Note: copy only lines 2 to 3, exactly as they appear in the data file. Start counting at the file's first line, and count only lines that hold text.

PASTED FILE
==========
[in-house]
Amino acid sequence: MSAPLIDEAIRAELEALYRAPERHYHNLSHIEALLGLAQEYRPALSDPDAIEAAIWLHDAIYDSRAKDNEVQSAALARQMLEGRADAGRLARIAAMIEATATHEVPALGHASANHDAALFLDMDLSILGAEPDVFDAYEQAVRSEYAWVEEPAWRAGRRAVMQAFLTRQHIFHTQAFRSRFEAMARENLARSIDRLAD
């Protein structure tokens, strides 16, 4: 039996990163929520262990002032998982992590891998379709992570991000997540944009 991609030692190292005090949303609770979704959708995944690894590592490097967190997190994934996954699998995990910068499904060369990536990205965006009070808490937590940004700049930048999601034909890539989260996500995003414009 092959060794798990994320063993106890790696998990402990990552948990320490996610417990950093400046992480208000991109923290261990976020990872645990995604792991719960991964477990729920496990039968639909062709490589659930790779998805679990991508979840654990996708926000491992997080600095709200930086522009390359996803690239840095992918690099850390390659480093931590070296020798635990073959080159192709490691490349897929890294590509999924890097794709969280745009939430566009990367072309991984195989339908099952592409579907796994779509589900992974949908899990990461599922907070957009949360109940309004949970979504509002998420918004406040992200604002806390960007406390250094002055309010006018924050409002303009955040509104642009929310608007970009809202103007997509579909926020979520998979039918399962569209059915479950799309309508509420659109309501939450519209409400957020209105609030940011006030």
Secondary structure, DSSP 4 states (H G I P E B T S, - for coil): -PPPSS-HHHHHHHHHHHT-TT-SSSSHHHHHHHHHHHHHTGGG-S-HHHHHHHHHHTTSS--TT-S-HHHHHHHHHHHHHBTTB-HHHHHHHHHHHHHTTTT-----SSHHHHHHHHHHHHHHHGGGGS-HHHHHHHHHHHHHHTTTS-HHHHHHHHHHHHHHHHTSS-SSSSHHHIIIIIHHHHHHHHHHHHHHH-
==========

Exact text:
Amino acid sequence: MSAPLIDEAIRAELEALYRAPERHYHNLSHIEALLGLAQEYRPALSDPDAIEAAIWLHDAIYDSRAKDNEVQSAALARQMLEGRADAGRLARIAAMIEATATHEVPALGHASANHDAALFLDMDLSILGAEPDVFDAYEQAVRSEYAWVEEPAWRAGRRAVMQAFLTRQHIFHTQAFRSRFEAMARENLARSIDRLAD
């Protein structure tokens, strides 16, 4: 039996990163929520262990002032998982992590891998379709992570991000997540944009 991609030692190292005090949303609770979704959708995944690894590592490097967190997190994934996954699998995990910068499904060369990536990205965006009070808490937590940004700049930048999601034909890539989260996500995003414009 092959060794798990994320063993106890790696998990402990990552948990320490996610417990950093400046992480208000991109923290261990976020990872645990995604792991719960991964477990729920496990039968639909062709490589659930790779998805679990991508979840654990996708926000491992997080600095709200930086522009390359996803690239840095992918690099850390390659480093931590070296020798635990073959080159192709490691490349897929890294590509999924890097794709969280745009939430566009990367072309991984195989339908099952592409579907796994779509589900992974949908899990990461599922907070957009949360109940309004949970979504509002998420918004406040992200604002806390960007406390250094002055309010006018924050409002303009955040509104642009929310608007970009809202103007997509579909926020979520998979039918399962569209059915479950799309309508509420659109309501939450519209409400957020209105609030940011006030």